Budgeting for war

September 25, 2002

NO ONE PUTS A PRICE limit on national security. Any voices raised in Congress against President Bush's plan to launch a military strike against Iraq won't base their opposition on the grounds that it would cost too much money. But the price tag is expected to be huge, and supporters of this new war need to figure out how the country can pay for it.

The federal budget already sports a deep deficit. The economy is limping along. The stock market once again is in a swoon. And many pressing domestic needs, perhaps topped by drug coverage for Medicare beneficiaries, have been put off.

None of these other concerns has prompted Mr. Bush to reconsider cutting taxes for the wealthiest 1 percent of Americans. Financing the war should finally make the case for him -- if only to show nervous investors he is taking a clear-eyed approach to managing the economy.

As The Sun's Tom Bowman reported this week, military experts calculate that a successful campaign to oust Saddam Hussein would mark only the beginning of a lengthy U.S. occupation of Iraq that could require 100,000 troops.

Rep. John Spratt of South Carolina, senior Democrat on the House Budget Committee, estimates that the 10-year cost of an Iraqi offensive could reach $200 billion. The initial military operation alone would cost $48 billion to $93 billion, Mr. Spratt says.

The rest of the money would support the occupation forces, provide humanitarian assistance and pay off potential allies who need financial inducements to stand with us. An additional cost to the U.S. economy would likely come through higher oil prices because of disrupted supplies.

Lawrence Lindsey, Mr. Bush's chief economic adviser, offered a similar estimate of the war cost in an interview with The Wall Street Journal. He dismissed the amount as insignificant in the context of a $10 trillion economy.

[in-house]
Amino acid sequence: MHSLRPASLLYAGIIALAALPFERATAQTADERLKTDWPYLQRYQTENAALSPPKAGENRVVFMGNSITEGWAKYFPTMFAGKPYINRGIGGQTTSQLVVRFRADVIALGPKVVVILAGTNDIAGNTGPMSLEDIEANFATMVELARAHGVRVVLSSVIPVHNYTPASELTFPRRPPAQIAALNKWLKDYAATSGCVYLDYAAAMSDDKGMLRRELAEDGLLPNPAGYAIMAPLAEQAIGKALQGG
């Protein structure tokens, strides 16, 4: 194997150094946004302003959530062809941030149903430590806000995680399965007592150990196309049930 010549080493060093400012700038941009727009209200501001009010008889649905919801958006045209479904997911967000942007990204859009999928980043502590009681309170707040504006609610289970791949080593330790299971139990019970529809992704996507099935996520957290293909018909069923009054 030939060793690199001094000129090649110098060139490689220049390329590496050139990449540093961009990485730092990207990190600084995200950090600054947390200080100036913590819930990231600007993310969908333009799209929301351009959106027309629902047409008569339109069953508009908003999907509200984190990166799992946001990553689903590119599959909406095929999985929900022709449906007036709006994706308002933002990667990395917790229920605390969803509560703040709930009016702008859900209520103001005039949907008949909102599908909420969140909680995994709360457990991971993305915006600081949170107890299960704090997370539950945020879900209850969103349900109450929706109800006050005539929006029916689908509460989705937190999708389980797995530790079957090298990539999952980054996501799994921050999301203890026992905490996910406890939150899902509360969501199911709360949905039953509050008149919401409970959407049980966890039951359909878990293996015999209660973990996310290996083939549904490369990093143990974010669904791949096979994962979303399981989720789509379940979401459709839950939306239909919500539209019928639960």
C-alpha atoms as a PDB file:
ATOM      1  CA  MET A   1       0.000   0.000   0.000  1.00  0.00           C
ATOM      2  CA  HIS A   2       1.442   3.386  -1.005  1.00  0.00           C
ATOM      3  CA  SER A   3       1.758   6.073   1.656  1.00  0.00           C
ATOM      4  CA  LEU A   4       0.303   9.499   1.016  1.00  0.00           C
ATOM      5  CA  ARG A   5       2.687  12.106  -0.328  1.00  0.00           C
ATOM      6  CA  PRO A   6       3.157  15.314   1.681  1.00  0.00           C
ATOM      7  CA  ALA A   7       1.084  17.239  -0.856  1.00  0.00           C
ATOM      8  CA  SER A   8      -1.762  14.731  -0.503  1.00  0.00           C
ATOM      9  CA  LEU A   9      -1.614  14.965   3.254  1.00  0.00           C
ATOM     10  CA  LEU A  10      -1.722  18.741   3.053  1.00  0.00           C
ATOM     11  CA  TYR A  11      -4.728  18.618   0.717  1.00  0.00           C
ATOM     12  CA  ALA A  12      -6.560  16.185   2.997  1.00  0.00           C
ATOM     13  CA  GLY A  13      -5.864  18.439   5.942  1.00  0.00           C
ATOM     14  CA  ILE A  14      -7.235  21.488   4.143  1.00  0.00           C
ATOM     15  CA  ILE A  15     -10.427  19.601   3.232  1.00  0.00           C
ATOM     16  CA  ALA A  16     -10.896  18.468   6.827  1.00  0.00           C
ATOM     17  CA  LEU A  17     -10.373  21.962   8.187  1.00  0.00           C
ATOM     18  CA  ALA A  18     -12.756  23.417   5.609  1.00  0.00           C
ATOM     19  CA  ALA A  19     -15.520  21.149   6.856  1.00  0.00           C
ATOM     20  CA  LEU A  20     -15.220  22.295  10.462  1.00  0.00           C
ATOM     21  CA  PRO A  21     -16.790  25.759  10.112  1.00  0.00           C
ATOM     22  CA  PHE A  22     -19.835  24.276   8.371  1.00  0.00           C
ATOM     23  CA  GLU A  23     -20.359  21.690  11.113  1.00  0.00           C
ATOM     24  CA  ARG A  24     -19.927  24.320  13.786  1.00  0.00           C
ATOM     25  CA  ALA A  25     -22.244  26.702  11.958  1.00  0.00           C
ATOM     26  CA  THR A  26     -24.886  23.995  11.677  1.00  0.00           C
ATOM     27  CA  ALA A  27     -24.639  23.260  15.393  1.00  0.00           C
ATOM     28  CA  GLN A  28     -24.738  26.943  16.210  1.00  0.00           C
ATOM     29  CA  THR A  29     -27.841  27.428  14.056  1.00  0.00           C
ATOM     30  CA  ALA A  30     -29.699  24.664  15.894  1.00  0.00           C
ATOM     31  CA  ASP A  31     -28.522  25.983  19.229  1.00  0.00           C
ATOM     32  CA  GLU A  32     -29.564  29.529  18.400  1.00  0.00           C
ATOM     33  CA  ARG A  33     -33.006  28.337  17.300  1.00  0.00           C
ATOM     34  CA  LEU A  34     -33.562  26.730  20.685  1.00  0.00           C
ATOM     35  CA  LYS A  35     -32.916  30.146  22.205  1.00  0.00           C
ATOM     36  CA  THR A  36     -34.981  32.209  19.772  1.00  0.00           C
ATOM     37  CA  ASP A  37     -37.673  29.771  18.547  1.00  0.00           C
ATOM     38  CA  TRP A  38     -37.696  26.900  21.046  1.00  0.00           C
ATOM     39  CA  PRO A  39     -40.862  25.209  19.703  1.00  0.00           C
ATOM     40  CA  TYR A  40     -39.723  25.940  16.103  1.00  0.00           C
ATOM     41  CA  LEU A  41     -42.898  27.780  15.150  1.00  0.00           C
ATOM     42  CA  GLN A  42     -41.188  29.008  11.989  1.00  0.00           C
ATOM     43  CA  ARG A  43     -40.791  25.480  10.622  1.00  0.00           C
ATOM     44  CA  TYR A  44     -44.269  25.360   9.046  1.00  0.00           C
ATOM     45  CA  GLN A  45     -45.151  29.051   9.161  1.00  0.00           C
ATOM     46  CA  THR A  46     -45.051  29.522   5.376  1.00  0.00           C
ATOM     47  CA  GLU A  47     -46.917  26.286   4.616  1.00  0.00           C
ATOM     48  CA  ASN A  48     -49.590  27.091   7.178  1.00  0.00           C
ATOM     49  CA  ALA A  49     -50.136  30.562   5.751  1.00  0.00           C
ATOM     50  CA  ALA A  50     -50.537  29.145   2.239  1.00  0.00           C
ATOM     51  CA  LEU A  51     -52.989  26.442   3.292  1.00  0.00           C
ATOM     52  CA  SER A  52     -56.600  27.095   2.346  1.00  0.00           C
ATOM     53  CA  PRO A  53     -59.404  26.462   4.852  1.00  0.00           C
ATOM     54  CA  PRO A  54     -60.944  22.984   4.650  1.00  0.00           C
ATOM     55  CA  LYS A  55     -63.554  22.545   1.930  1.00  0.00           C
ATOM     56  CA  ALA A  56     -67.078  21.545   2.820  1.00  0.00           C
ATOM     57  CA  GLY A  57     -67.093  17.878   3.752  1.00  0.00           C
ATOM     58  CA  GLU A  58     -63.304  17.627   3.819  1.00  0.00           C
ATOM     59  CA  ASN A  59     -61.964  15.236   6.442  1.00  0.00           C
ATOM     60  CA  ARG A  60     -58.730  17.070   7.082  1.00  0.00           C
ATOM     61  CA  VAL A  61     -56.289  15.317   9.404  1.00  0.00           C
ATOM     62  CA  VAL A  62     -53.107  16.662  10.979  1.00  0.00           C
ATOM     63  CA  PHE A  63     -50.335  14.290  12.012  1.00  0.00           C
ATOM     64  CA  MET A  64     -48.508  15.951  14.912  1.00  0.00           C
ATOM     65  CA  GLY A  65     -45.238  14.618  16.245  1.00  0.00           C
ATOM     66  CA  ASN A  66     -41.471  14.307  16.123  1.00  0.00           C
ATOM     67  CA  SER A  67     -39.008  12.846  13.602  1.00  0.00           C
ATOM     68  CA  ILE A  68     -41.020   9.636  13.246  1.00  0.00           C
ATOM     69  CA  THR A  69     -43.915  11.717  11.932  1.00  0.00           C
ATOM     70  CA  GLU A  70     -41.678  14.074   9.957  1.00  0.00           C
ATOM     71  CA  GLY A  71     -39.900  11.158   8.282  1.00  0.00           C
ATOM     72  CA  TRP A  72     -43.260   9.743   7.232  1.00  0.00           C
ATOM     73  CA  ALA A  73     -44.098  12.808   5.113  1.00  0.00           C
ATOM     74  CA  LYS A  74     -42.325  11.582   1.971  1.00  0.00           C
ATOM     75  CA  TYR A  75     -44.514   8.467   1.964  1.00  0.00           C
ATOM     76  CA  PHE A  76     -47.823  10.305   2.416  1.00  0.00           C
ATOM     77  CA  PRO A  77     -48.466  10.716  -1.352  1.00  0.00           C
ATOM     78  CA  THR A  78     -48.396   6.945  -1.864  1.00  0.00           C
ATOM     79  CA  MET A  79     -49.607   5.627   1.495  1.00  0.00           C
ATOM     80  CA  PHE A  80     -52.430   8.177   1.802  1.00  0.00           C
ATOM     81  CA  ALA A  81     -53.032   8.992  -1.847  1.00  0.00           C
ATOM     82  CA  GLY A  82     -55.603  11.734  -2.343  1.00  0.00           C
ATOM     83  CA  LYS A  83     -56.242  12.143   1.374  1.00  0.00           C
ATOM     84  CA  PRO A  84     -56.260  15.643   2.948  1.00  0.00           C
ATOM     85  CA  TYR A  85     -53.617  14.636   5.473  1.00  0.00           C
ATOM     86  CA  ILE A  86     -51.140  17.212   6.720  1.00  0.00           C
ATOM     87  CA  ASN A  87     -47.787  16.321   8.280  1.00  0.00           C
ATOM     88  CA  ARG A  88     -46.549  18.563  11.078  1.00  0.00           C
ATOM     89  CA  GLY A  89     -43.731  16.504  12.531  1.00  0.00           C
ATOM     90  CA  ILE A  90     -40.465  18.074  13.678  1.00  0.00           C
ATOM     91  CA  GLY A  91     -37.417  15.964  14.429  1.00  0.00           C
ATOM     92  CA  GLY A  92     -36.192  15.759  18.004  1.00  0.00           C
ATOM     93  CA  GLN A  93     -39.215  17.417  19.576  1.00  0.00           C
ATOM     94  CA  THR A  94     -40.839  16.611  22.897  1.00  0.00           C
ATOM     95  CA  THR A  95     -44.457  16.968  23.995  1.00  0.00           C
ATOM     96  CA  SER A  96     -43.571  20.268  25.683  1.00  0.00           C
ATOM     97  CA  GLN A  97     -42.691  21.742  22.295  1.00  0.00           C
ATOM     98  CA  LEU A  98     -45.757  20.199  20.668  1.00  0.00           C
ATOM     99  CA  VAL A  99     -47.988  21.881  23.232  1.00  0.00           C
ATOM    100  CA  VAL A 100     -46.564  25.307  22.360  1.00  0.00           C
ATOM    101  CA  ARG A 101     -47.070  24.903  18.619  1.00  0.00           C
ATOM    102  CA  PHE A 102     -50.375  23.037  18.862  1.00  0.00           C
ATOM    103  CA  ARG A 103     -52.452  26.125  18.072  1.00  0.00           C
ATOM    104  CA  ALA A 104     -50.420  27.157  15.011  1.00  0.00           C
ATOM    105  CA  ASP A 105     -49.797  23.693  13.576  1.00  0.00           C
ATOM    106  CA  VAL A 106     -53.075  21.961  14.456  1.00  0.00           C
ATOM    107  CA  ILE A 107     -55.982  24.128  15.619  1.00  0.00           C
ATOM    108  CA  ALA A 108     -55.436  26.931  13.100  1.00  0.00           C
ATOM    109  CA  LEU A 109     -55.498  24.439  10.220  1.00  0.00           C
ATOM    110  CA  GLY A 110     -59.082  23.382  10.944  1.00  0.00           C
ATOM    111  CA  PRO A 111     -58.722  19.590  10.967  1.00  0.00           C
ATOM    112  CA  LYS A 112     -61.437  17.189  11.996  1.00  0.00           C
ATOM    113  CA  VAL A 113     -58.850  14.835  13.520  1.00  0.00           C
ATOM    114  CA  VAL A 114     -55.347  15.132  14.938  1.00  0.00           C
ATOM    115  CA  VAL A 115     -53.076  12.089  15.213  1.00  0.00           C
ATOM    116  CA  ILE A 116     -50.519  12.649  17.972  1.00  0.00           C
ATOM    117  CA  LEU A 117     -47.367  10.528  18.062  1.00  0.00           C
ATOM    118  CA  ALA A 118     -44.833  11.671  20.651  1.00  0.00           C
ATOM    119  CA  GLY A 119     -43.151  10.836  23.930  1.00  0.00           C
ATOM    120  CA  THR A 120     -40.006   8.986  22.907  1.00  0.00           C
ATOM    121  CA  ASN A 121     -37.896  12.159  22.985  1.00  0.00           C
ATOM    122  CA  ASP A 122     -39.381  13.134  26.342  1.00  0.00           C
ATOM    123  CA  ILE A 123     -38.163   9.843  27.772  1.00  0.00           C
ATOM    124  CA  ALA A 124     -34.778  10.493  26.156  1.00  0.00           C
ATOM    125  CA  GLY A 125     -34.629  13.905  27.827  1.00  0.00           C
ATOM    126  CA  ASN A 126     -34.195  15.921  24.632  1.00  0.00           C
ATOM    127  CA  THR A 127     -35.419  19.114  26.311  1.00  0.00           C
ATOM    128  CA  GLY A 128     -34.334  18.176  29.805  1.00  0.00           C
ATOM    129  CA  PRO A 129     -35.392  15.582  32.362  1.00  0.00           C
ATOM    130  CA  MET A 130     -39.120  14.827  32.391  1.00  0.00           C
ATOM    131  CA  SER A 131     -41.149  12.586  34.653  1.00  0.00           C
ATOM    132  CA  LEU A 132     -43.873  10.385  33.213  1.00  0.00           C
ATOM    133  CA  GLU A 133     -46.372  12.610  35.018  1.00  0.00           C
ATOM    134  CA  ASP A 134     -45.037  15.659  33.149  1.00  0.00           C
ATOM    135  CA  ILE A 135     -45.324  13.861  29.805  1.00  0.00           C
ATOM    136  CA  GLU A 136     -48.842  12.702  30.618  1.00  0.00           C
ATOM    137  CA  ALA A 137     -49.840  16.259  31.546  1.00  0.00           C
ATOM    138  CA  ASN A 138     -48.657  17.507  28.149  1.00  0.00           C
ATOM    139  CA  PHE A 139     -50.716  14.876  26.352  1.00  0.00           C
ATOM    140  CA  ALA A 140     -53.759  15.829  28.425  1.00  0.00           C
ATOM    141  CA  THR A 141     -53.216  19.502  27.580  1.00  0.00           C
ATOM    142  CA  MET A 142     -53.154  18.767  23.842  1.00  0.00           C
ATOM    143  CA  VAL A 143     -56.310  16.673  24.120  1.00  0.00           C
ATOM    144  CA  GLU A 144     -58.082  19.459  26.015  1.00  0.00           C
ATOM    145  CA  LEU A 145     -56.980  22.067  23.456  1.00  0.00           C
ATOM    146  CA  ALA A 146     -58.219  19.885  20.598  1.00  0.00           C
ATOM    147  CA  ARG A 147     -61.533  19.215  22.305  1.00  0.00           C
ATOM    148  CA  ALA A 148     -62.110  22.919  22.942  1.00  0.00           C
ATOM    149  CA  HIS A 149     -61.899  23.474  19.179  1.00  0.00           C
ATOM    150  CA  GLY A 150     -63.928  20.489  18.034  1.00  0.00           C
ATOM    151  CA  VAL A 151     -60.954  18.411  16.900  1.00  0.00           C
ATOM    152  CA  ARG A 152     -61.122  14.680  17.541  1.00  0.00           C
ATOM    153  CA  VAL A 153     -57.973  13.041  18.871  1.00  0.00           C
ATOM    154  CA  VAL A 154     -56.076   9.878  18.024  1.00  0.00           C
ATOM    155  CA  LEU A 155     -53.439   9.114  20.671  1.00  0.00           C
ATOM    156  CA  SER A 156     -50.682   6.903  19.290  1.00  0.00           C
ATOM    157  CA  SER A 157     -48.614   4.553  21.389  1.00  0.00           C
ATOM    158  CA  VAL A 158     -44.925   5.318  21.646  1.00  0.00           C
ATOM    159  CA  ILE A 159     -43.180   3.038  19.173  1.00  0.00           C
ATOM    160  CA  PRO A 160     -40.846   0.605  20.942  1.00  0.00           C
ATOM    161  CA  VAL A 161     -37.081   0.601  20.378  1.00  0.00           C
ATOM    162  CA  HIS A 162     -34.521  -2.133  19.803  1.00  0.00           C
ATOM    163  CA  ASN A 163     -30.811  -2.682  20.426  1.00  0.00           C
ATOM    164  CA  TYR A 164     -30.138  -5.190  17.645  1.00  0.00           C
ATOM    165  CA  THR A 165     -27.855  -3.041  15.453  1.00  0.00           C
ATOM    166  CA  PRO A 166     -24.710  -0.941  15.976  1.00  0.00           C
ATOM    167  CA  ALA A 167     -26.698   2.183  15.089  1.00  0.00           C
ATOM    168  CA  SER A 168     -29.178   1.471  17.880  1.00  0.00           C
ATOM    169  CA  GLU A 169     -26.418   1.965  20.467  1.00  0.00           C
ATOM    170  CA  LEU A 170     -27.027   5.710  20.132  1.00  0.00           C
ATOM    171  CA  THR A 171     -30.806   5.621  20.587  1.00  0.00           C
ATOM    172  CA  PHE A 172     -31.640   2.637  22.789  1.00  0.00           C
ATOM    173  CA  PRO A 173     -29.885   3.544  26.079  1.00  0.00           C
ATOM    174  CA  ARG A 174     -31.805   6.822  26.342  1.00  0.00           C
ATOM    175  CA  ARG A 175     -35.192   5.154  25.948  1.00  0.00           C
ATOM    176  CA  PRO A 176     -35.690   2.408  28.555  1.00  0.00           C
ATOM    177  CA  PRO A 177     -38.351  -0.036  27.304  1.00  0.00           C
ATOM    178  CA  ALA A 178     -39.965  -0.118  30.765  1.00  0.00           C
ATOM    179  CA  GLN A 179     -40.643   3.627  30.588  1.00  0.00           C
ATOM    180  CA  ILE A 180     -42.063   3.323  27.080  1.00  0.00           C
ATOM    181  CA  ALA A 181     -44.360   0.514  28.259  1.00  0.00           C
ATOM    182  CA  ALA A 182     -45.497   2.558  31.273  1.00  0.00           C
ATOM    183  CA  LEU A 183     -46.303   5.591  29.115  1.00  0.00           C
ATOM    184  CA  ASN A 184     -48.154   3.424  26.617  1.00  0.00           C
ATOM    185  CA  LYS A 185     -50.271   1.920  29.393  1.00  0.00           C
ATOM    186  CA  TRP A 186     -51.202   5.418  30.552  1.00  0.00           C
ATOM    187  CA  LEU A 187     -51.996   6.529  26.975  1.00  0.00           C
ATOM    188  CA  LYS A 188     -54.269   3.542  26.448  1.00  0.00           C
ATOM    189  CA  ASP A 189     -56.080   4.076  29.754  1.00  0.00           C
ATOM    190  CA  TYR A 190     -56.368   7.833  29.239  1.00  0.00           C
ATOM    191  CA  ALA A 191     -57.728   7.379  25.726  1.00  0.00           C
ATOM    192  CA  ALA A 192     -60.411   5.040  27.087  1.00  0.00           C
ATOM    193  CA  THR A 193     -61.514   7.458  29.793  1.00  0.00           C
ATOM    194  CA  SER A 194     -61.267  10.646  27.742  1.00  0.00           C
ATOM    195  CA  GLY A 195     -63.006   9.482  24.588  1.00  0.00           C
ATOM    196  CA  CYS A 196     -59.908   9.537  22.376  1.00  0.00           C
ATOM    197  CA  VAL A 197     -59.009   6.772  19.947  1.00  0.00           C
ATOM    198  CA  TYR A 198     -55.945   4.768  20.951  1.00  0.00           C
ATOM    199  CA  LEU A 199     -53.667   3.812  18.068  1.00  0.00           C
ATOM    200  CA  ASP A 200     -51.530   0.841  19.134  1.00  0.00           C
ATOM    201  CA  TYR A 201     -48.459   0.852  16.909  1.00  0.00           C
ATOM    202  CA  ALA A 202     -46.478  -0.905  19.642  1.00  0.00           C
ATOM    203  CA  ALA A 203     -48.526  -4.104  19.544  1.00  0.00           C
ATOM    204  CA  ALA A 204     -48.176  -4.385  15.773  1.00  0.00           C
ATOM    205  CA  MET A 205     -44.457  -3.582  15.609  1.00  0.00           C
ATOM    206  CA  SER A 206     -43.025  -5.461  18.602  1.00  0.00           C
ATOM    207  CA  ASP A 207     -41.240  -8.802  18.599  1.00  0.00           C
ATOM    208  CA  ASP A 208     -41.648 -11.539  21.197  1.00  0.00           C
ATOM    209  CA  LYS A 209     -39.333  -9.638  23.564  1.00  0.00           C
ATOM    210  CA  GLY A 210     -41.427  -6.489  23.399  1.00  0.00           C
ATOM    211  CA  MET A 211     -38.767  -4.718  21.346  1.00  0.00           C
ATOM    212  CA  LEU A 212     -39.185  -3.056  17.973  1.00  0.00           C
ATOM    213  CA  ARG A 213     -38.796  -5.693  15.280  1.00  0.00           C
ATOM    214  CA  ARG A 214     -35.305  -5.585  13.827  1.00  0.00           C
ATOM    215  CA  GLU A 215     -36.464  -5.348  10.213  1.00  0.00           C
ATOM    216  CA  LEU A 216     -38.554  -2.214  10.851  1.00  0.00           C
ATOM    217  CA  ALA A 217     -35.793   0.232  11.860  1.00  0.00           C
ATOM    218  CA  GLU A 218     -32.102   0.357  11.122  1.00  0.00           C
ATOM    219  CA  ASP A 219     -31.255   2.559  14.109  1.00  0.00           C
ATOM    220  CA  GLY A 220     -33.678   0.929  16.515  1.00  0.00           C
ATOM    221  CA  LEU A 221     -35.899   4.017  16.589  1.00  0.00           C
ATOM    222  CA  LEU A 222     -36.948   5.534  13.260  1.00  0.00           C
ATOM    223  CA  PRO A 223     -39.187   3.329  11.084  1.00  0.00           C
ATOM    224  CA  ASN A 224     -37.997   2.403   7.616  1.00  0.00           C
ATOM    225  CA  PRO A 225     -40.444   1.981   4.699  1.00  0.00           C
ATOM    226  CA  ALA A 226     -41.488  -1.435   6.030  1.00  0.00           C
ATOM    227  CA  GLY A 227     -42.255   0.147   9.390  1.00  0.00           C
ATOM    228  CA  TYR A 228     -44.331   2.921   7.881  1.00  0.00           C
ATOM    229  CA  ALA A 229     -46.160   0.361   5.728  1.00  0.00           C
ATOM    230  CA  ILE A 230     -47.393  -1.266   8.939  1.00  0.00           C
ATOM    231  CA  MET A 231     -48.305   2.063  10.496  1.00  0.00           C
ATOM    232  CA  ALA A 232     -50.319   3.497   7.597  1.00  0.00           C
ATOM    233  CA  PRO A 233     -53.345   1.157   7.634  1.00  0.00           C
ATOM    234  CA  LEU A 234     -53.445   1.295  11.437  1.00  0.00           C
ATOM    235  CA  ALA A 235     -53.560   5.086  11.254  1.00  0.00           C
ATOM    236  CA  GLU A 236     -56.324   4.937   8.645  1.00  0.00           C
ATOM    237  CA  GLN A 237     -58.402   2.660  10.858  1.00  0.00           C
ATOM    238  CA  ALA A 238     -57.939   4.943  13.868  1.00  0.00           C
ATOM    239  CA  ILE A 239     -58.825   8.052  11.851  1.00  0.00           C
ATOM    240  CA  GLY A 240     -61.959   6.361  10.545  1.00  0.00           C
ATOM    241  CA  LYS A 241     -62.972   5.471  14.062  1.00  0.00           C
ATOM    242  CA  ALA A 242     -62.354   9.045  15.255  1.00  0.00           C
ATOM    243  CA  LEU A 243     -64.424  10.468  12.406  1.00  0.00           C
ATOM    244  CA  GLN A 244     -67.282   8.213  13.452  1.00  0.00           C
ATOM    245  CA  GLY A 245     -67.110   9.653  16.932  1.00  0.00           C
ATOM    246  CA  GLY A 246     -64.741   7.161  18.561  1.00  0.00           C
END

But consider this: Congress will be unable to complete its fundamental task of approving spending plans for the fiscal year that begins next week, largely because Mr. Bush and the lawmakers are locked in a pitched battle over $9 billion for domestic needs.

The president's admirable tight-fistedness should be applied more broadly and with more enthusiasm over the long term.

With the economy in the tank, tax cuts and deficit spending are not so bad, maybe even healthy. Mr. Bush has a responsibility, though, to at least put the nation on a path toward a balanced budget if he wants to restore the investor confidence that is so critical both to financial markets and to the economy as a whole.

A good way to do that would be to rescind last year's tax cuts for the richest of the rich -- particularly, elimination of the estate tax. Most of that $1.35 trillion tax cut package has not yet taken effect.

Additional income tax rate reductions scheduled for middle- and even upper-middle-income taxpayers could take place as scheduled over the next few years, and there would still be enough money to finance the war and fashion a Medicare drug benefit.

It's no wonder that investors are wary. With a divided government on the verge of congressional elections, the federal budget process has all but completely broken down. Mr. Bush should offer a plan to fix it.

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